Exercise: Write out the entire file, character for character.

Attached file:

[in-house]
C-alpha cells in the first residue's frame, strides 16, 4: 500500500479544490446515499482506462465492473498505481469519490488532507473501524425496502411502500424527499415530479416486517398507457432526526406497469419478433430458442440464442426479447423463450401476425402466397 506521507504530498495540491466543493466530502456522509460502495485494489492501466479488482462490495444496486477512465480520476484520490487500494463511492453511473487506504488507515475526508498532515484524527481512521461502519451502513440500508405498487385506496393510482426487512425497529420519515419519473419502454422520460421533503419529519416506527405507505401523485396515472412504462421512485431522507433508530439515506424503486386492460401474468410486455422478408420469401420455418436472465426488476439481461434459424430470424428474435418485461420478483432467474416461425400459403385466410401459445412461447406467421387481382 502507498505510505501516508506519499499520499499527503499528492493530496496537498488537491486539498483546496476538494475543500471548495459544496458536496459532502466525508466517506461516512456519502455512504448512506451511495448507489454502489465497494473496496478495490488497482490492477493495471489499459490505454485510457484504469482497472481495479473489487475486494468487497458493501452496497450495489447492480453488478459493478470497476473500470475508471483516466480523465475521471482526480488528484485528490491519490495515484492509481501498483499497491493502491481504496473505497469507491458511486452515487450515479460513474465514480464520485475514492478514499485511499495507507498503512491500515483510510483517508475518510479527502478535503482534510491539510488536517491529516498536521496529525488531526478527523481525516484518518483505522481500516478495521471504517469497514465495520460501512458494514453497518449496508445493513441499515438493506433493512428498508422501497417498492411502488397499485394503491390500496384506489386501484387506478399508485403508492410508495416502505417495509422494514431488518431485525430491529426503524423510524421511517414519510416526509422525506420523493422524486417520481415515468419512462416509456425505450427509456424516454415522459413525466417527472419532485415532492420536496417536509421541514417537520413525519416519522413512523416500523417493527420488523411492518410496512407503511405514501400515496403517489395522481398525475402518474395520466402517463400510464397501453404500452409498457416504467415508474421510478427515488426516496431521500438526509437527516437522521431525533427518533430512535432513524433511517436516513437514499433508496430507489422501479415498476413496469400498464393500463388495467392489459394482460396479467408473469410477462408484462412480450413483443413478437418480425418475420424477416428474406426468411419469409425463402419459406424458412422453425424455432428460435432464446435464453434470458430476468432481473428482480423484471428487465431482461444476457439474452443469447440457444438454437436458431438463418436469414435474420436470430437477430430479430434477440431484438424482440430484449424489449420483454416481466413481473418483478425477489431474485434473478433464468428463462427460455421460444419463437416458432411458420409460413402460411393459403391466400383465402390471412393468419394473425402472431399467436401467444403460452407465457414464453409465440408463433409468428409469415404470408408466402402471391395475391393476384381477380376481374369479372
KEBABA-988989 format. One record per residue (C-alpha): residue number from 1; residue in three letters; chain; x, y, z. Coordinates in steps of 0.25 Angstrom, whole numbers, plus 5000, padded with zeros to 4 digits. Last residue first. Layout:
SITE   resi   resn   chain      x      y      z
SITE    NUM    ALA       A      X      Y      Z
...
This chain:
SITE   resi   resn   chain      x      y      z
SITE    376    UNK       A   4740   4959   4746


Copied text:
[in-house]
C-alpha cells in the first residue's frame, strides 16, 4: 500500500479544490446515499482506462465492473498505481469519490488532507473501524425496502411502500424527499415530479416486517398507457432526526406497469419478433430458442440464442426479447423463450401476425402466397 506521507504530498495540491466543493466530502456522509460502495485494489492501466479488482462490495444496486477512465480520476484520490487500494463511492453511473487506504488507515475526508498532515484524527481512521461502519451502513440500508405498487385506496393510482426487512425497529420519515419519473419502454422520460421533503419529519416506527405507505401523485396515472412504462421512485431522507433508530439515506424503486386492460401474468410486455422478408420469401420455418436472465426488476439481461434459424430470424428474435418485461420478483432467474416461425400459403385466410401459445412461447406467421387481382 502507498505510505501516508506519499499520499499527503499528492493530496496537498488537491486539498483546496476538494475543500471548495459544496458536496459532502466525508466517506461516512456519502455512504448512506451511495448507489454502489465497494473496496478495490488497482490492477493495471489499459490505454485510457484504469482497472481495479473489487475486494468487497458493501452496497450495489447492480453488478459493478470497476473500470475508471483516466480523465475521471482526480488528484485528490491519490495515484492509481501498483499497491493502491481504496473505497469507491458511486452515487450515479460513474465514480464520485475514492478514499485511499495507507498503512491500515483510510483517508475518510479527502478535503482534510491539510488536517491529516498536521496529525488531526478527523481525516484518518483505522481500516478495521471504517469497514465495520460501512458494514453497518449496508445493513441499515438493506433493512428498508422501497417498492411502488397499485394503491390500496384506489386501484387506478399508485403508492410508495416502505417495509422494514431488518431485525430491529426503524423510524421511517414519510416526509422525506420523493422524486417520481415515468419512462416509456425505450427509456424516454415522459413525466417527472419532485415532492420536496417536509421541514417537520413525519416519522413512523416500523417493527420488523411492518410496512407503511405514501400515496403517489395522481398525475402518474395520466402517463400510464397501453404500452409498457416504467415508474421510478427515488426516496431521500438526509437527516437522521431525533427518533430512535432513524433511517436516513437514499433508496430507489422501479415498476413496469400498464393500463388495467392489459394482460396479467408473469410477462408484462412480450413483443413478437418480425418475420424477416428474406426468411419469409425463402419459406424458412422453425424455432428460435432464446435464453434470458430476468432481473428482480423484471428487465431482461444476457439474452443469447440457444438454437436458431438463418436469414435474420436470430437477430430479430434477440431484438424482440430484449424489449420483454416481466413481473418483478425477489431474485434473478433464468428463462427460455421460444419463437416458432411458420409460413402460411393459403391466400383465402390471412393468419394473425402472431399467436401467444403460452407465457414464453409465440408463433409468428409469415404470408408466402402471391395475391393476384381477380376481374369479372
KEBABA-988989 format. One record per residue (C-alpha): residue number from 1; residue in three letters; chain; x, y, z. Coordinates in steps of 0.25 Angstrom, whole numbers, plus 5000, padded with zeros to 4 digits. Last residue first. Layout:
SITE   resi   resn   chain      x      y      z
SITE    NUM    ALA       A      X      Y      Z
...
This chain:
SITE   resi   resn   chain      x      y      z
SITE    376    UNK       A   4740   4959   4746